Penny Harvey, Professor of Social Anthropology, School of Social Sciences, The University of Manchester
Publics are everywhere in nuclear worlds – but they take many different forms. In the UK, nuclear facilities and nuclear materials are highly regulated – both in their production and in their disposal. Nevertheless nuclear facilities whether planned, operational or in the process of decommissioning, are always controversial.
Powerful associations with the destructive force of nuclear weapons, the potential catastrophic environmental consequences of accidents, the huge capital investments required, and the security measures that limit public access, all provoke anxiety and mistrust. Ownership of the facilities has moved between the public and the private sectors over the years, but all these facilities are fundamentally public energy infrastructures, underpinned by public funding, and supervised by public regulatory bodies. They promise to deliver a public good either by way of the provision of electricity (in the case of the operational power stations), or by way of ensuring public safety with respect to the containment and management of the radioactive waste. It is thus not surprising that politicians find themselves treading a fine line on nuclear matters as they negotiate the many different guises of the relationship between policy and people.
When I first approached EDF (the company that operates the Hinkley Point B power station and that is currently constructing the new Hinkley Point C station) they were interested in what an anthropological study might bring to light. They were particularly concerned to discuss how the power stations become integral to people’s lives. They want to show themselves to be ‘good neighbours’ and guided me to observe their community engagement activities. The cultivation of public acceptance is crucial to an industry that relies on very long-term economic, political and material arrangements. In the local communities of West Somerset there are mixed feelings. Some find benefits, some pay little attention, and others are actively opposed. But whatever people think, these power stations are part of the material fabric of life in the area. Local councils at all levels routinely have to engage the many ways that the industry affects the lives of their constituents.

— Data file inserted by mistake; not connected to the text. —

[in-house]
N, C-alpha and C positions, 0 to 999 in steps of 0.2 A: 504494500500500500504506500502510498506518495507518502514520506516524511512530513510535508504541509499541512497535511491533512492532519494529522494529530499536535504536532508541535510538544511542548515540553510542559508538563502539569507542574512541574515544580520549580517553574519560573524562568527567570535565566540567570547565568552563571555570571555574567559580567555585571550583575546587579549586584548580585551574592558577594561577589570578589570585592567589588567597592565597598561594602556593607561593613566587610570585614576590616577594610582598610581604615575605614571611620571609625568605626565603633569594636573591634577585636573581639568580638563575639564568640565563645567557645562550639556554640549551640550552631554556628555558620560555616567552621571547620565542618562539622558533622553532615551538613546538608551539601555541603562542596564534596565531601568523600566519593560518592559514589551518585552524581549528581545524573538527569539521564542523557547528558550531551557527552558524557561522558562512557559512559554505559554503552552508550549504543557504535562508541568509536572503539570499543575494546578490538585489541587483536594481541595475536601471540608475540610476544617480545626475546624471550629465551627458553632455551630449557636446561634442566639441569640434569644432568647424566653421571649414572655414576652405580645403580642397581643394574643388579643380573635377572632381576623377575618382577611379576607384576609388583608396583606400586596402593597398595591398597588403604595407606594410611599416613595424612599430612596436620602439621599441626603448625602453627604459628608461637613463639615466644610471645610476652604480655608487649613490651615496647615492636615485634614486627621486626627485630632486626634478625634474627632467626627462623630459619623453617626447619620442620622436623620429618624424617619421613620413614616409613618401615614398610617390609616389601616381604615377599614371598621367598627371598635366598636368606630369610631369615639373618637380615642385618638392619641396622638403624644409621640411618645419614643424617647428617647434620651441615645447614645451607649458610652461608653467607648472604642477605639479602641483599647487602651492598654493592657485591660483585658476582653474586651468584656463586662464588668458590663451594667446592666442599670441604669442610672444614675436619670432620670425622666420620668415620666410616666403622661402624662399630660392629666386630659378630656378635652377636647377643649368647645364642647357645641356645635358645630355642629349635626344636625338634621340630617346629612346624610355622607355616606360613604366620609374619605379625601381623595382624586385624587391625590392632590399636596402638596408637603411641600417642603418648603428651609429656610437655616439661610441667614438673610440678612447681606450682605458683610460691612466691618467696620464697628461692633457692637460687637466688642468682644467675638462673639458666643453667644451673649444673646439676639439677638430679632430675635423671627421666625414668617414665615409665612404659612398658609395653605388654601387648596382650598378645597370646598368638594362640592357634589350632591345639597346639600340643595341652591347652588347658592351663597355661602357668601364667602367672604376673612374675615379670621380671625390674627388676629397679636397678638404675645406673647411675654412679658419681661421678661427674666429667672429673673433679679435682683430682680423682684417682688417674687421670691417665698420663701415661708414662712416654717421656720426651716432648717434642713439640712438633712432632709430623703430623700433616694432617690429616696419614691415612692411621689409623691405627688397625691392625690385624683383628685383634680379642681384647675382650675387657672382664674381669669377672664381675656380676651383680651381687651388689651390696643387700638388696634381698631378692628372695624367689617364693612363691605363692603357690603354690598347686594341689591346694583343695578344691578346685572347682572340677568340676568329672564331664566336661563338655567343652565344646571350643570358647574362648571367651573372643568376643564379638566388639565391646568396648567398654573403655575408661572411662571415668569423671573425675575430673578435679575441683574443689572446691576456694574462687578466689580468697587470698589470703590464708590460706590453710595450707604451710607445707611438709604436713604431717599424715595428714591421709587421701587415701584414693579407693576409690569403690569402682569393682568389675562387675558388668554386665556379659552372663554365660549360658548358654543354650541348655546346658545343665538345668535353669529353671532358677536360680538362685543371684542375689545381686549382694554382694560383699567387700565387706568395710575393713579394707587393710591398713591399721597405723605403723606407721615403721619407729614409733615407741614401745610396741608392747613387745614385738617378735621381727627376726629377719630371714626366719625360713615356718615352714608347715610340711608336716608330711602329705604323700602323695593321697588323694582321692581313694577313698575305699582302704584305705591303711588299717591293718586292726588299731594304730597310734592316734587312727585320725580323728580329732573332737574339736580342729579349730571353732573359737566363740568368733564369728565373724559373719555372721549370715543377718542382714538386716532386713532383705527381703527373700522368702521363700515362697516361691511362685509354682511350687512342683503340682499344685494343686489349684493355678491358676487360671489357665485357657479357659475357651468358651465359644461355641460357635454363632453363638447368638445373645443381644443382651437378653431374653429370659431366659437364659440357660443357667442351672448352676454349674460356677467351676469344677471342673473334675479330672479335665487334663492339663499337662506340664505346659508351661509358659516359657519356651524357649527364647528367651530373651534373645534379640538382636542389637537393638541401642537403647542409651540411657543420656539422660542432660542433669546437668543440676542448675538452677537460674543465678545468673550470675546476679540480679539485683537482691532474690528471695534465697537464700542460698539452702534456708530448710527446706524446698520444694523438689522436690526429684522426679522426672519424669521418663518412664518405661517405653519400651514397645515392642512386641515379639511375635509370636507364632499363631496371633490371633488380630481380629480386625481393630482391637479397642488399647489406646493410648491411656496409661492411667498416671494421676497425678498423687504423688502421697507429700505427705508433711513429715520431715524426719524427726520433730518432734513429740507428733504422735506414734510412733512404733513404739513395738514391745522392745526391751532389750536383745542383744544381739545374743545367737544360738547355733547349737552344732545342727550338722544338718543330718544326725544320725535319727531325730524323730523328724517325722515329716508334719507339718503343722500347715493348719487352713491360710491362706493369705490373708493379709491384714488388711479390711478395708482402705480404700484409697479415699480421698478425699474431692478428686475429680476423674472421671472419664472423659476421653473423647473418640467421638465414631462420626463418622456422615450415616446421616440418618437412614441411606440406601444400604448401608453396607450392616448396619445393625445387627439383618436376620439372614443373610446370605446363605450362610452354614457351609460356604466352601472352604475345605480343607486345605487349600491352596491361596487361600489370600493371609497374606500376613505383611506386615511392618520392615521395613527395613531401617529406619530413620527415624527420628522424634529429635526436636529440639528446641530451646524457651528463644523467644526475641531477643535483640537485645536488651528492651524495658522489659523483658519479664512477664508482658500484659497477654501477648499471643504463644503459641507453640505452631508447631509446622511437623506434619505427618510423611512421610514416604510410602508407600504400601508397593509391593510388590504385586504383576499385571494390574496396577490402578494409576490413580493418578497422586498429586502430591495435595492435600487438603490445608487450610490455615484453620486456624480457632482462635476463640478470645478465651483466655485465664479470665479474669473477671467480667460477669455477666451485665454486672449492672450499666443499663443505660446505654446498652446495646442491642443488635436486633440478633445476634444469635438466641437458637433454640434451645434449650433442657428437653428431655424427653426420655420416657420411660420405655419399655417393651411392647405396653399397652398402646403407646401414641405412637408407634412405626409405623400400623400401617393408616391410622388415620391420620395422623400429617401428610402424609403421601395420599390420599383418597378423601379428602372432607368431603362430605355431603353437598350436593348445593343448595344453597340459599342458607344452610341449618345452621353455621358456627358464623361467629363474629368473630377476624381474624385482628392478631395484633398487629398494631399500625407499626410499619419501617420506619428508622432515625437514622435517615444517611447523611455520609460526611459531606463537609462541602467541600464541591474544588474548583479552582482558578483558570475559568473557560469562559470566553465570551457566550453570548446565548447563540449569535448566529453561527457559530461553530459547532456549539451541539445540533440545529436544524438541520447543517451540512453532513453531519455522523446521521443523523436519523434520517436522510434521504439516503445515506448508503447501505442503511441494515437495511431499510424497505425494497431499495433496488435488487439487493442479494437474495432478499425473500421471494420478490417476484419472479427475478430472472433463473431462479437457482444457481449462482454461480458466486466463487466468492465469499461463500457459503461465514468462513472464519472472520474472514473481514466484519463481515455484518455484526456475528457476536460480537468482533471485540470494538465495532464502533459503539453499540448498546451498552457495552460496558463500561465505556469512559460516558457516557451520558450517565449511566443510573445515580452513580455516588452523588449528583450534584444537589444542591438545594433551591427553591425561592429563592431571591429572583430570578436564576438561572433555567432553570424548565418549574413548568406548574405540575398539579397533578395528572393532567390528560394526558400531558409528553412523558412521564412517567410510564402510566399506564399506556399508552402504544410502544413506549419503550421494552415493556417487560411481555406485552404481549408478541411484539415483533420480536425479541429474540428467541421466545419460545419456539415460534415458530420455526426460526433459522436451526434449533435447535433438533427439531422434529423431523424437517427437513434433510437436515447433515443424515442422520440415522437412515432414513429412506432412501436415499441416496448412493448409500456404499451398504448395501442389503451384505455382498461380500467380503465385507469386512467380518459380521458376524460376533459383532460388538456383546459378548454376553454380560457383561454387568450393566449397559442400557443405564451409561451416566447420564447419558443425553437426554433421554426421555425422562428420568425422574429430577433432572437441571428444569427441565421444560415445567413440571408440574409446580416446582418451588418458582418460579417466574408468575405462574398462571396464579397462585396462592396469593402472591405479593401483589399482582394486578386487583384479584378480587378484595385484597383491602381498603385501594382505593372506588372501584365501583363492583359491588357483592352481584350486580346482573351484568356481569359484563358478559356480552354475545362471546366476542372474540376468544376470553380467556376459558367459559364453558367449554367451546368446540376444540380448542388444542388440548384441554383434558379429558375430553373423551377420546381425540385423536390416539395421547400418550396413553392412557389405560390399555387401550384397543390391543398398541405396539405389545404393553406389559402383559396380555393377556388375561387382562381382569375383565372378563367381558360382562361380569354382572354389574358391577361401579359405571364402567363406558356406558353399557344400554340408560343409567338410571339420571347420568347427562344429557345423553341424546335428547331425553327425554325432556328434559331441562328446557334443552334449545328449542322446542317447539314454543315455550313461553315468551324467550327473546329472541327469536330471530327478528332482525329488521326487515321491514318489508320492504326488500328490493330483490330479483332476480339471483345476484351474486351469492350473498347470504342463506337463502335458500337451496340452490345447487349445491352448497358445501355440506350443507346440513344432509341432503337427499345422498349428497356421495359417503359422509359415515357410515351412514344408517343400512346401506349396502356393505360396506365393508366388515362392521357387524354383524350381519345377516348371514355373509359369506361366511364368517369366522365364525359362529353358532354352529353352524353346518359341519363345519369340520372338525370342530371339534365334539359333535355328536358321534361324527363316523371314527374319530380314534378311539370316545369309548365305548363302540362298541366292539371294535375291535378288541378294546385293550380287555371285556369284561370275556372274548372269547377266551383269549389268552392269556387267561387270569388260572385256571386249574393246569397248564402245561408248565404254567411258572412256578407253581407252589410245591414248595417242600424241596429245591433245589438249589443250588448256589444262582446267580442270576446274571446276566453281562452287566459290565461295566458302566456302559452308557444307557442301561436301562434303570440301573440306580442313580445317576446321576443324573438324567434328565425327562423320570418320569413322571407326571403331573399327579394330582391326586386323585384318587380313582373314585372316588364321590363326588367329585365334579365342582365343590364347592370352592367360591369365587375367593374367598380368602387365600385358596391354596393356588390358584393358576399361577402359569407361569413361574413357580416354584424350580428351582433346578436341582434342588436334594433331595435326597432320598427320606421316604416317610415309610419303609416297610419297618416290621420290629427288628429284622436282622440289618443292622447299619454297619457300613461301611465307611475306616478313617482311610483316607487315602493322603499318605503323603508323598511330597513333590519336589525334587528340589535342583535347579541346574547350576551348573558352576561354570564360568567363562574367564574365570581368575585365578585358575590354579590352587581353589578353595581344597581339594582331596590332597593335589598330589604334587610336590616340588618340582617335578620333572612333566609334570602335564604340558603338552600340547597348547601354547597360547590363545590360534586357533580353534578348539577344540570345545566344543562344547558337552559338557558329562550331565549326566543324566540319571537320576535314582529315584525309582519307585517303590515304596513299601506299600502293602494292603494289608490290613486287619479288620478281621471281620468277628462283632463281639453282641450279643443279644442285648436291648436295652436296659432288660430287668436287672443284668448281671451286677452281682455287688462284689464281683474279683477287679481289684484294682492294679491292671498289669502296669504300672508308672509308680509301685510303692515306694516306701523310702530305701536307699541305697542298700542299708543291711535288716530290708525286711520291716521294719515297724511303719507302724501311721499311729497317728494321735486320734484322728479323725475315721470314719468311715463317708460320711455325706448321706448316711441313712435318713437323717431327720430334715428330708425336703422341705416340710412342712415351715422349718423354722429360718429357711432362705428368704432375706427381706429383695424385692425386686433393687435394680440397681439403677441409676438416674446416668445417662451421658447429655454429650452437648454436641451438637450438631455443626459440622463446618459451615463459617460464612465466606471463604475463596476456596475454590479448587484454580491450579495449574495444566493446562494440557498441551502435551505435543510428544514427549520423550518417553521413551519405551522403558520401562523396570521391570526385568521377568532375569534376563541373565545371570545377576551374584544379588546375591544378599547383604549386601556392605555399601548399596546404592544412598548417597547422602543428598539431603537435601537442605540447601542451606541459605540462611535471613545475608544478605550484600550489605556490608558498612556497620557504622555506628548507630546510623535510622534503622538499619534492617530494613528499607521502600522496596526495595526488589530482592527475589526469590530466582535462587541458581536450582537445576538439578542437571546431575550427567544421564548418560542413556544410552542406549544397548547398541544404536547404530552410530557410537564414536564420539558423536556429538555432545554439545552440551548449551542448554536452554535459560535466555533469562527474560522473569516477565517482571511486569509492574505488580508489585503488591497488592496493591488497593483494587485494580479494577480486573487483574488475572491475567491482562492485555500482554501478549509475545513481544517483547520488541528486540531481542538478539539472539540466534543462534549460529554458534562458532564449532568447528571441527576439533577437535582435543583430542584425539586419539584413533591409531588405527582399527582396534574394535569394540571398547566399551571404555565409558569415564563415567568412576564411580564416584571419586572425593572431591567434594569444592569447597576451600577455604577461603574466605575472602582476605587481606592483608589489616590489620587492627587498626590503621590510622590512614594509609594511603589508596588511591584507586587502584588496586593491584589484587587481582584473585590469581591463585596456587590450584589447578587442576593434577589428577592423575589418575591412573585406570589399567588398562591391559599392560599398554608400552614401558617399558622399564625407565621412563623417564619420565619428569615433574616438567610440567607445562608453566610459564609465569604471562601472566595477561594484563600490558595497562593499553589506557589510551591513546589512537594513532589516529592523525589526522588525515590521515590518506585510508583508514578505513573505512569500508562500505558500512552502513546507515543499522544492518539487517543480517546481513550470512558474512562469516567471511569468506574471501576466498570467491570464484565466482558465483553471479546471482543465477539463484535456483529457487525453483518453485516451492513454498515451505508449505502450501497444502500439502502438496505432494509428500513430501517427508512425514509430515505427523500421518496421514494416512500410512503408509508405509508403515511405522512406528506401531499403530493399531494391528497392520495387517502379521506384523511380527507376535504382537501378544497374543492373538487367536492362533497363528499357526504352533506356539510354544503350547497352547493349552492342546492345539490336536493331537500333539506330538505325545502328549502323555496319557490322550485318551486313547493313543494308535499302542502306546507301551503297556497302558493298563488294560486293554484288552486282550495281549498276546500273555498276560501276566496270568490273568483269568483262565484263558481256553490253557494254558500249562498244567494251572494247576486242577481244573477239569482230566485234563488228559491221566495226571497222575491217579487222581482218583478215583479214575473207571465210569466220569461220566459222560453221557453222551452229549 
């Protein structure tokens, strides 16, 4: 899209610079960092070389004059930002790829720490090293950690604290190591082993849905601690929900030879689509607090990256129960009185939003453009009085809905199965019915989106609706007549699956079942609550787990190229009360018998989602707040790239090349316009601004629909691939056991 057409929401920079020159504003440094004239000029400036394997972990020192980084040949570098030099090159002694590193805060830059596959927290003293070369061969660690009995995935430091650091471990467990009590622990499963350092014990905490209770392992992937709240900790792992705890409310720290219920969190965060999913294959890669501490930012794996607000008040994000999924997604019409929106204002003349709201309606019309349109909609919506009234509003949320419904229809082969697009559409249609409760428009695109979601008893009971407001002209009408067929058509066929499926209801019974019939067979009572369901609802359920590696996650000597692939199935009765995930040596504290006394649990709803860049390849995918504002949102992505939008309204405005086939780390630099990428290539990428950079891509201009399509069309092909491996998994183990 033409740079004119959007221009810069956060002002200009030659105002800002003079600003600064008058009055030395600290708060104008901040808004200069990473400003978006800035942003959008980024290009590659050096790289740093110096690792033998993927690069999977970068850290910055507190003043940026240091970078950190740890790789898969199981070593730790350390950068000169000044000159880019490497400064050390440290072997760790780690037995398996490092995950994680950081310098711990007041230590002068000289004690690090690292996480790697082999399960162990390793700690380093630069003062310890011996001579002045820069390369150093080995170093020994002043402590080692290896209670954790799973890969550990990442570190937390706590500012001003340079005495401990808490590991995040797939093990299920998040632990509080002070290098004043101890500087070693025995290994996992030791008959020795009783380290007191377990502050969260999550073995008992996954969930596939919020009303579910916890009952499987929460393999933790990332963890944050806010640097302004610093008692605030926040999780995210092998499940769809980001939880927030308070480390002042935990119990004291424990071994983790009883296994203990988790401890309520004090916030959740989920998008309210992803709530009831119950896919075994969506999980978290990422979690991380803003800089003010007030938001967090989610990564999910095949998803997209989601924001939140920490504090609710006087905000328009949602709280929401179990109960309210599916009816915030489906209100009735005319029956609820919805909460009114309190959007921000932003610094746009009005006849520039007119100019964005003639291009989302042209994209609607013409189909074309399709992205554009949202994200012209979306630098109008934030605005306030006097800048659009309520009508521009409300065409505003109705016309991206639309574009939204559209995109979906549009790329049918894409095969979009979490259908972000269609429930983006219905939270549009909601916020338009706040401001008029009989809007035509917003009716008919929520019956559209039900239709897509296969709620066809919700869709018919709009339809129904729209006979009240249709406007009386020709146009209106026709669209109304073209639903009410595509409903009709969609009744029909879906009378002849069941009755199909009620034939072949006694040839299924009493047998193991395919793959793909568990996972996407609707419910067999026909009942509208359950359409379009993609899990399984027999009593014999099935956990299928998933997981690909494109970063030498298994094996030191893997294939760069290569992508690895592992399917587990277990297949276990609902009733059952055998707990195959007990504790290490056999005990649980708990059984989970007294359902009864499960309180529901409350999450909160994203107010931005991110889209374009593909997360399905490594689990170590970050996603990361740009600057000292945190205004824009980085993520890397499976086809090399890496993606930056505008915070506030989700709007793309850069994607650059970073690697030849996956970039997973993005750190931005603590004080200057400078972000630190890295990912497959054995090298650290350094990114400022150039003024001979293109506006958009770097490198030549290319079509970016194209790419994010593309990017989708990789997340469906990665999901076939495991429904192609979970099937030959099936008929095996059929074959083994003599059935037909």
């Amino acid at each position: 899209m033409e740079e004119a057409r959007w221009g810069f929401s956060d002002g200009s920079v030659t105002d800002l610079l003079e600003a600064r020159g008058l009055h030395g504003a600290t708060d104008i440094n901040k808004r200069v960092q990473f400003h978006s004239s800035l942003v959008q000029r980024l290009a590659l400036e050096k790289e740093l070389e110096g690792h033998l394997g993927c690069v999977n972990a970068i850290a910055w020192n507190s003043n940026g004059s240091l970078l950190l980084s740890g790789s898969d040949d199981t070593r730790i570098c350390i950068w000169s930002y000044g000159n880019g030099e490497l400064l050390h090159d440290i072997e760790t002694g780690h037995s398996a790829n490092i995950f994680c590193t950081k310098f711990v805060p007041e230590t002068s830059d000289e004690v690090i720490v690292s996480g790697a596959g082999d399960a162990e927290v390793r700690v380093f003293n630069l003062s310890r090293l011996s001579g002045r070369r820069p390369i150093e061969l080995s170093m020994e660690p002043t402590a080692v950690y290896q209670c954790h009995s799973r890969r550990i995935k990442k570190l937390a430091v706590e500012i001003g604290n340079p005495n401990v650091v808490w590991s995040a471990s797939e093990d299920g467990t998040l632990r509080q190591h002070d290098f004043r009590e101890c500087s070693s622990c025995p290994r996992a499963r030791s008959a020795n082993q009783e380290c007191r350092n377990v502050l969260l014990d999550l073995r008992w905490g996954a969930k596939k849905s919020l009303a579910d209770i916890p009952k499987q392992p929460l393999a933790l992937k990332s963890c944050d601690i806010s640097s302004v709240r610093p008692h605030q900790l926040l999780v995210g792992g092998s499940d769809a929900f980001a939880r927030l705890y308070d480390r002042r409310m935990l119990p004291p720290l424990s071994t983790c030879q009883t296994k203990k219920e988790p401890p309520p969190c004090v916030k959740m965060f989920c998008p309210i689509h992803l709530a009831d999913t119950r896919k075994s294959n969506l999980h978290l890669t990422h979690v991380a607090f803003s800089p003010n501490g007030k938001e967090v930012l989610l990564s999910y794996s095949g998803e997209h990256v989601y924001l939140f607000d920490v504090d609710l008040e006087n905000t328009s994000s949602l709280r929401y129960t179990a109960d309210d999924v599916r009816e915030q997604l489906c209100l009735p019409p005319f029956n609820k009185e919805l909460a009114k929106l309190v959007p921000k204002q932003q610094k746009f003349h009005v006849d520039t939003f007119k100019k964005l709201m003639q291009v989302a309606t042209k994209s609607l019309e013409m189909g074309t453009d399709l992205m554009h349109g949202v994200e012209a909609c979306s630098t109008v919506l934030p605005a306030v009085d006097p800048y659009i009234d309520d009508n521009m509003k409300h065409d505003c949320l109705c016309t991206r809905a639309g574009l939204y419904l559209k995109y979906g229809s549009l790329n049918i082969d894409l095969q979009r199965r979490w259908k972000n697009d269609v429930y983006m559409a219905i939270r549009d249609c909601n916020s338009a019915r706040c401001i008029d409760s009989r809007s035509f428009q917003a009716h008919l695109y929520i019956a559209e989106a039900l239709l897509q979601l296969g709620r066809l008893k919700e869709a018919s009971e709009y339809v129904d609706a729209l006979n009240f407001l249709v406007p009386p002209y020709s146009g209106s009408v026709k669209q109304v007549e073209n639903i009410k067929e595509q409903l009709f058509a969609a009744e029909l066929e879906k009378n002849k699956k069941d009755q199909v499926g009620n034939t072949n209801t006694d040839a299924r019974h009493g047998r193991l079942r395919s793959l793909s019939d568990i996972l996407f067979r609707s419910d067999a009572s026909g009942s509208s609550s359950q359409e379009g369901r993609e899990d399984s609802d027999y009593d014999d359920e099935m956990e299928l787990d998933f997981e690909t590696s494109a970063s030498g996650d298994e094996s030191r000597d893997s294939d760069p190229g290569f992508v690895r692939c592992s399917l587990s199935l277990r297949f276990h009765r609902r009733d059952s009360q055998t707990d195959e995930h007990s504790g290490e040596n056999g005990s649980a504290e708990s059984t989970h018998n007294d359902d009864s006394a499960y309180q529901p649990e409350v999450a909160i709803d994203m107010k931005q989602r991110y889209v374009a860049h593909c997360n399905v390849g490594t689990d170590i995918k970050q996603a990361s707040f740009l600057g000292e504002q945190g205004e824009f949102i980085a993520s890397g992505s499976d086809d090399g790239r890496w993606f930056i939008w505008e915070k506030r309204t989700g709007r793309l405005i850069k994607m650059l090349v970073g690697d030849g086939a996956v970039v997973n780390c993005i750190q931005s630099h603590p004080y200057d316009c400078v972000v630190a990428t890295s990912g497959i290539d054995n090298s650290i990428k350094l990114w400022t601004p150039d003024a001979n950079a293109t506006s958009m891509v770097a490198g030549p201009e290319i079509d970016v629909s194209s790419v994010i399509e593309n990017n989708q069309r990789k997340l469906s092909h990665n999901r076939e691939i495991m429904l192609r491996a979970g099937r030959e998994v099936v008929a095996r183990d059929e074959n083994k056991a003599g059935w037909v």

In what follows I discuss some of the ways that social and political theorists have approached this ubiquitous but also somewhat abstract concept of ‘the public’, and then go on to show how these theories might help us to analyse the ways in which publics take form around all things nuclear. I begin with a brief summary of how the classic approaches of Jürgen Habermas and John Dewey have influenced contemporary discussions of political subjectivities. I then turn to the question of the specific ways in which nuclear facilities bring very diverse publics into being, and consider the possibilities for engagement across these differences.
How do publics form?
Two key classical theorists of the public are Jürgen Habermas (born 1929) and John Dewey (1859-1952). Both were interested in exploring the public as fundamental to the workings of modern democratic systems of government.